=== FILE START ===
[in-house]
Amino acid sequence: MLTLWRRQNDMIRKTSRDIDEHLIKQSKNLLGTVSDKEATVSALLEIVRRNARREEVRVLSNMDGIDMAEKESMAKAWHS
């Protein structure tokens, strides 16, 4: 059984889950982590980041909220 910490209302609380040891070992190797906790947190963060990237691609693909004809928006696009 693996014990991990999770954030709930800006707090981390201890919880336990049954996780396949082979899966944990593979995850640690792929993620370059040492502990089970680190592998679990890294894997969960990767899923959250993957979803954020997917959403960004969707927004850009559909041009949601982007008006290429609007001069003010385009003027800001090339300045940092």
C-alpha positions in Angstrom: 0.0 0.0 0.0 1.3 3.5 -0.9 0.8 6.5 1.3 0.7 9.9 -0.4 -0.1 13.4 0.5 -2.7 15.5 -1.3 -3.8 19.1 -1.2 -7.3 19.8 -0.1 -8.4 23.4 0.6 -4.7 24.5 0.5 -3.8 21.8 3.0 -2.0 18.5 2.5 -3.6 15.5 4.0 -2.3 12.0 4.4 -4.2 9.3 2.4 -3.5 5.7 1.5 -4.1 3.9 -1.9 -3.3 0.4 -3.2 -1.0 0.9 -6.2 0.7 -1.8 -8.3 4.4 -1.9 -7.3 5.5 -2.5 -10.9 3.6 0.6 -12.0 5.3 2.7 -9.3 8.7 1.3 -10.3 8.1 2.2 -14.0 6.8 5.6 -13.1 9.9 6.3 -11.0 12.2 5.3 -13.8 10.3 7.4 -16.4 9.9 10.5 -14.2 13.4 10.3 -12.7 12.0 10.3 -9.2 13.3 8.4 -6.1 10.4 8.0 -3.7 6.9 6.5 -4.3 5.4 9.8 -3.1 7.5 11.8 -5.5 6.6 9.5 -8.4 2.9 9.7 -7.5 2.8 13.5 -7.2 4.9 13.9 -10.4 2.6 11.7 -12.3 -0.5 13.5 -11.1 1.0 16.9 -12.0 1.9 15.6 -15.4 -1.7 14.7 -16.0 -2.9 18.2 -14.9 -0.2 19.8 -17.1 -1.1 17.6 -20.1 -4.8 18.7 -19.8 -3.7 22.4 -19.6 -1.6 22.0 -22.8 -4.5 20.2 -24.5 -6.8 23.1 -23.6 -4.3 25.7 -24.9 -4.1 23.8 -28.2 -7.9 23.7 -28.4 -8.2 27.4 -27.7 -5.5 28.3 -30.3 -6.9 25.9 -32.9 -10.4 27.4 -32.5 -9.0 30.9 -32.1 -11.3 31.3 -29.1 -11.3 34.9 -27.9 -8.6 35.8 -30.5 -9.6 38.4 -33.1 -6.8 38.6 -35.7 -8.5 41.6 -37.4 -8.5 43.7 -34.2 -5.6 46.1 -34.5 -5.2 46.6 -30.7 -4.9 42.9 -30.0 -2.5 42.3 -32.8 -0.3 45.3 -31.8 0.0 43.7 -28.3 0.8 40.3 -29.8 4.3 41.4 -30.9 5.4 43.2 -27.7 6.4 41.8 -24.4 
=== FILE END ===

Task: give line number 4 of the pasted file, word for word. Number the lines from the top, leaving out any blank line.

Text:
C-alpha positions in Angstrom: 0.0 0.0 0.0 1.3 3.5 -0.9 0.8 6.5 1.3 0.7 9.9 -0.4 -0.1 13.4 0.5 -2.7 15.5 -1.3 -3.8 19.1 -1.2 -7.3 19.8 -0.1 -8.4 23.4 0.6 -4.7 24.5 0.5 -3.8 21.8 3.0 -2.0 18.5 2.5 -3.6 15.5 4.0 -2.3 12.0 4.4 -4.2 9.3 2.4 -3.5 5.7 1.5 -4.1 3.9 -1.9 -3.3 0.4 -3.2 -1.0 0.9 -6.2 0.7 -1.8 -8.3 4.4 -1.9 -7.3 5.5 -2.5 -10.9 3.6 0.6 -12.0 5.3 2.7 -9.3 8.7 1.3 -10.3 8.1 2.2 -14.0 6.8 5.6 -13.1 9.9 6.3 -11.0 12.2 5.3 -13.8 10.3 7.4 -16.4 9.9 10.5 -14.2 13.4 10.3 -12.7 12.0 10.3 -9.2 13.3 8.4 -6.1 10.4 8.0 -3.7 6.9 6.5 -4.3 5.4 9.8 -3.1 7.5 11.8 -5.5 6.6 9.5 -8.4 2.9 9.7 -7.5 2.8 13.5 -7.2 4.9 13.9 -10.4 2.6 11.7 -12.3 -0.5 13.5 -11.1 1.0 16.9 -12.0 1.9 15.6 -15.4 -1.7 14.7 -16.0 -2.9 18.2 -14.9 -0.2 19.8 -17.1 -1.1 17.6 -20.1 -4.8 18.7 -19.8 -3.7 22.4 -19.6 -1.6 22.0 -22.8 -4.5 20.2 -24.5 -6.8 23.1 -23.6 -4.3 25.7 -24.9 -4.1 23.8 -28.2 -7.9 23.7 -28.4 -8.2 27.4 -27.7 -5.5 28.3 -30.3 -6.9 25.9 -32.9 -10.4 27.4 -32.5 -9.0 30.9 -32.1 -11.3 31.3 -29.1 -11.3 34.9 -27.9 -8.6 35.8 -30.5 -9.6 38.4 -33.1 -6.8 38.6 -35.7 -8.5 41.6 -37.4 -8.5 43.7 -34.2 -5.6 46.1 -34.5 -5.2 46.6 -30.7 -4.9 42.9 -30.0 -2.5 42.3 -32.8 -0.3 45.3 -31.8 0.0 43.7 -28.3 0.8 40.3 -29.8 4.3 41.4 -30.9 5.4 43.2 -27.7 6.4 41.8 -24.4 